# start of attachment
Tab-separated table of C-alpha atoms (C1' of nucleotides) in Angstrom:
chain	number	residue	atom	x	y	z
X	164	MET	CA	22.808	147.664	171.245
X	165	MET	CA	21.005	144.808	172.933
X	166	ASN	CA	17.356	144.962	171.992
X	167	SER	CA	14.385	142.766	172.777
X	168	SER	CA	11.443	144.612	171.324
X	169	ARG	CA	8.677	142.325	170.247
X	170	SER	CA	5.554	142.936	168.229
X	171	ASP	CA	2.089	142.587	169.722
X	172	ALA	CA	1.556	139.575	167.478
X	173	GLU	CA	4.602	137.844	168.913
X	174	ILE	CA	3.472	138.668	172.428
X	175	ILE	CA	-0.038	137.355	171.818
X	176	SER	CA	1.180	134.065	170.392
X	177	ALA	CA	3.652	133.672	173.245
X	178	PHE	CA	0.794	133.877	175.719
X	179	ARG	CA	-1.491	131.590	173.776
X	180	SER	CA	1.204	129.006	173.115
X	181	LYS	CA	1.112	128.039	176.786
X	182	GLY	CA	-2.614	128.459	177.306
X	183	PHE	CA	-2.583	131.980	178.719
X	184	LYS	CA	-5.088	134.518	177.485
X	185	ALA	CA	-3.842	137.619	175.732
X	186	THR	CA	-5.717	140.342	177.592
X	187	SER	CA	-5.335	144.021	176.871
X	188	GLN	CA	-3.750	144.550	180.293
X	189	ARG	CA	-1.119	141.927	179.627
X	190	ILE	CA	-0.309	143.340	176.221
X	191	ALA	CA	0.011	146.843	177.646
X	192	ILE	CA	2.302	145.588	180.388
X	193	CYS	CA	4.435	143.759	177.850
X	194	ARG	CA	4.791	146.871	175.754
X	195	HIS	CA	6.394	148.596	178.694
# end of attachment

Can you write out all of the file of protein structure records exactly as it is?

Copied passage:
Tab-separated table of C-alpha atoms (C1' of nucleotides) in Angstrom:
chain	number	residue	atom	x	y	z
X	164	MET	CA	22.808	147.664	171.245
X	165	MET	CA	21.005	144.808	172.933
X	166	ASN	CA	17.356	144.962	171.992
X	167	SER	CA	14.385	142.766	172.777
X	168	SER	CA	11.443	144.612	171.324
X	169	ARG	CA	8.677	142.325	170.247
X	170	SER	CA	5.554	142.936	168.229
X	171	ASP	CA	2.089	142.587	169.722
X	172	ALA	CA	1.556	139.575	167.478
X	173	GLU	CA	4.602	137.844	168.913
X	174	ILE	CA	3.472	138.668	172.428
X	175	ILE	CA	-0.038	137.355	171.818
X	176	SER	CA	1.180	134.065	170.392
X	177	ALA	CA	3.652	133.672	173.245
X	178	PHE	CA	0.794	133.877	175.719
X	179	ARG	CA	-1.491	131.590	173.776
X	180	SER	CA	1.204	129.006	173.115
X	181	LYS	CA	1.112	128.039	176.786
X	182	GLY	CA	-2.614	128.459	177.306
X	183	PHE	CA	-2.583	131.980	178.719
X	184	LYS	CA	-5.088	134.518	177.485
X	185	ALA	CA	-3.842	137.619	175.732
X	186	THR	CA	-5.717	140.342	177.592
X	187	SER	CA	-5.335	144.021	176.871
X	188	GLN	CA	-3.750	144.550	180.293
X	189	ARG	CA	-1.119	141.927	179.627
X	190	ILE	CA	-0.309	143.340	176.221
X	191	ALA	CA	0.011	146.843	177.646
X	192	ILE	CA	2.302	145.588	180.388
X	193	CYS	CA	4.435	143.759	177.850
X	194	ARG	CA	4.791	146.871	175.754
X	195	HIS	CA	6.394	148.596	178.694